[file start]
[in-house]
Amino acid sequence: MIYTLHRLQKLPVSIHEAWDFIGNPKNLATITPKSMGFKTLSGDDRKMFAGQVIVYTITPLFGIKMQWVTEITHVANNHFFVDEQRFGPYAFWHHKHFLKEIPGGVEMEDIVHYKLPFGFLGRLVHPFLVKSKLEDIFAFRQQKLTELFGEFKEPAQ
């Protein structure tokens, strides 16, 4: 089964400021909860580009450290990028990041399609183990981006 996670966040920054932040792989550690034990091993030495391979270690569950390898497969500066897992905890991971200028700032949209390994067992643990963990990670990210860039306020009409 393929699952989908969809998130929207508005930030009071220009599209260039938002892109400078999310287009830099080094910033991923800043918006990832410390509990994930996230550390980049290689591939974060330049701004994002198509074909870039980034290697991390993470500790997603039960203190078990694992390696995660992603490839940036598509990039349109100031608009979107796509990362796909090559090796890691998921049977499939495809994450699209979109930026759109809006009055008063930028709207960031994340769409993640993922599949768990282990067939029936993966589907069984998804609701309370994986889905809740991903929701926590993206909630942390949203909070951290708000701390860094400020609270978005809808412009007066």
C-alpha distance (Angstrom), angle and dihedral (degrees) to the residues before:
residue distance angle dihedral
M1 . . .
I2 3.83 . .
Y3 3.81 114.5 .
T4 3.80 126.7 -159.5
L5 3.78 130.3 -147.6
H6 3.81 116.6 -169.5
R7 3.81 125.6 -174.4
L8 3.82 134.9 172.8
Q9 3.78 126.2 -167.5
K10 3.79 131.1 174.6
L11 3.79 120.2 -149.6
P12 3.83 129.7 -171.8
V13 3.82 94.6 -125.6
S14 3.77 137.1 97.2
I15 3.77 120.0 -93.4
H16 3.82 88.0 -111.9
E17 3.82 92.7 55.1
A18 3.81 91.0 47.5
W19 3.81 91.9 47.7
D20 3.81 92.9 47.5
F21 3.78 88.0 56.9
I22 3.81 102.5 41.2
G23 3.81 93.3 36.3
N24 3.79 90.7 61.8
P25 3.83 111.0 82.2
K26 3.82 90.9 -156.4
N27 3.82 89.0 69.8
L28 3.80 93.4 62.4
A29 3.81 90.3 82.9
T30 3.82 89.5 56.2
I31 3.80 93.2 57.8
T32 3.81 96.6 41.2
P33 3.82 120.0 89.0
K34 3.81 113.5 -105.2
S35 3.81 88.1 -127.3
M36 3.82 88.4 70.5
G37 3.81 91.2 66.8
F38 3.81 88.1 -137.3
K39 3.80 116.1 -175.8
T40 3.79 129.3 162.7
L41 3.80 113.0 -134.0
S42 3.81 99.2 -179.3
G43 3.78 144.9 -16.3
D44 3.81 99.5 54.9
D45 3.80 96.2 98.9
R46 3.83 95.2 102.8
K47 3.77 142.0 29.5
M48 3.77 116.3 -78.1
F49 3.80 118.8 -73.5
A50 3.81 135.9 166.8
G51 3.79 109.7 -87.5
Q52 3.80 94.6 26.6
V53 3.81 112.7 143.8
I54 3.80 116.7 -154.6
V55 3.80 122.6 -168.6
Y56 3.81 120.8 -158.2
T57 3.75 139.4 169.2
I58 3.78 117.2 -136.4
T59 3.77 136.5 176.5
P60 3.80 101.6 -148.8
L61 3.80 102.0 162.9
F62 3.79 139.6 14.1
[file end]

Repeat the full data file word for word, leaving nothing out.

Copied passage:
[in-house]
Amino acid sequence: MIYTLHRLQKLPVSIHEAWDFIGNPKNLATITPKSMGFKTLSGDDRKMFAGQVIVYTITPLFGIKMQWVTEITHVANNHFFVDEQRFGPYAFWHHKHFLKEIPGGVEMEDIVHYKLPFGFLGRLVHPFLVKSKLEDIFAFRQQKLTELFGEFKEPAQ
């Protein structure tokens, strides 16, 4: 089964400021909860580009450290990028990041399609183990981006 996670966040920054932040792989550690034990091993030495391979270690569950390898497969500066897992905890991971200028700032949209390994067992643990963990990670990210860039306020009409 393929699952989908969809998130929207508005930030009071220009599209260039938002892109400078999310287009830099080094910033991923800043918006990832410390509990994930996230550390980049290689591939974060330049701004994002198509074909870039980034290697991390993470500790997603039960203190078990694992390696995660992603490839940036598509990039349109100031608009979107796509990362796909090559090796890691998921049977499939495809994450699209979109930026759109809006009055008063930028709207960031994340769409993640993922599949768990282990067939029936993966589907069984998804609701309370994986889905809740991903929701926590993206909630942390949203909070951290708000701390860094400020609270978005809808412009007066």
C-alpha distance (Angstrom), angle and dihedral (degrees) to the residues before:
residue distance angle dihedral
M1 . . .
I2 3.83 . .
Y3 3.81 114.5 .
T4 3.80 126.7 -159.5
L5 3.78 130.3 -147.6
H6 3.81 116.6 -169.5
R7 3.81 125.6 -174.4
L8 3.82 134.9 172.8
Q9 3.78 126.2 -167.5
K10 3.79 131.1 174.6
L11 3.79 120.2 -149.6
P12 3.83 129.7 -171.8
V13 3.82 94.6 -125.6
S14 3.77 137.1 97.2
I15 3.77 120.0 -93.4
H16 3.82 88.0 -111.9
E17 3.82 92.7 55.1
A18 3.81 91.0 47.5
W19 3.81 91.9 47.7
D20 3.81 92.9 47.5
F21 3.78 88.0 56.9
I22 3.81 102.5 41.2
G23 3.81 93.3 36.3
N24 3.79 90.7 61.8
P25 3.83 111.0 82.2
K26 3.82 90.9 -156.4
N27 3.82 89.0 69.8
L28 3.80 93.4 62.4
A29 3.81 90.3 82.9
T30 3.82 89.5 56.2
I31 3.80 93.2 57.8
T32 3.81 96.6 41.2
P33 3.82 120.0 89.0
K34 3.81 113.5 -105.2
S35 3.81 88.1 -127.3
M36 3.82 88.4 70.5
G37 3.81 91.2 66.8
F38 3.81 88.1 -137.3
K39 3.80 116.1 -175.8
T40 3.79 129.3 162.7
L41 3.80 113.0 -134.0
S42 3.81 99.2 -179.3
G43 3.78 144.9 -16.3
D44 3.81 99.5 54.9
D45 3.80 96.2 98.9
R46 3.83 95.2 102.8
K47 3.77 142.0 29.5
M48 3.77 116.3 -78.1
F49 3.80 118.8 -73.5
A50 3.81 135.9 166.8
G51 3.79 109.7 -87.5
Q52 3.80 94.6 26.6
V53 3.81 112.7 143.8
I54 3.80 116.7 -154.6
V55 3.80 122.6 -168.6
Y56 3.81 120.8 -158.2
T57 3.75 139.4 169.2
I58 3.78 117.2 -136.4
T59 3.77 136.5 176.5
P60 3.80 101.6 -148.8
L61 3.80 102.0 162.9
F62 3.79 139.6 14.1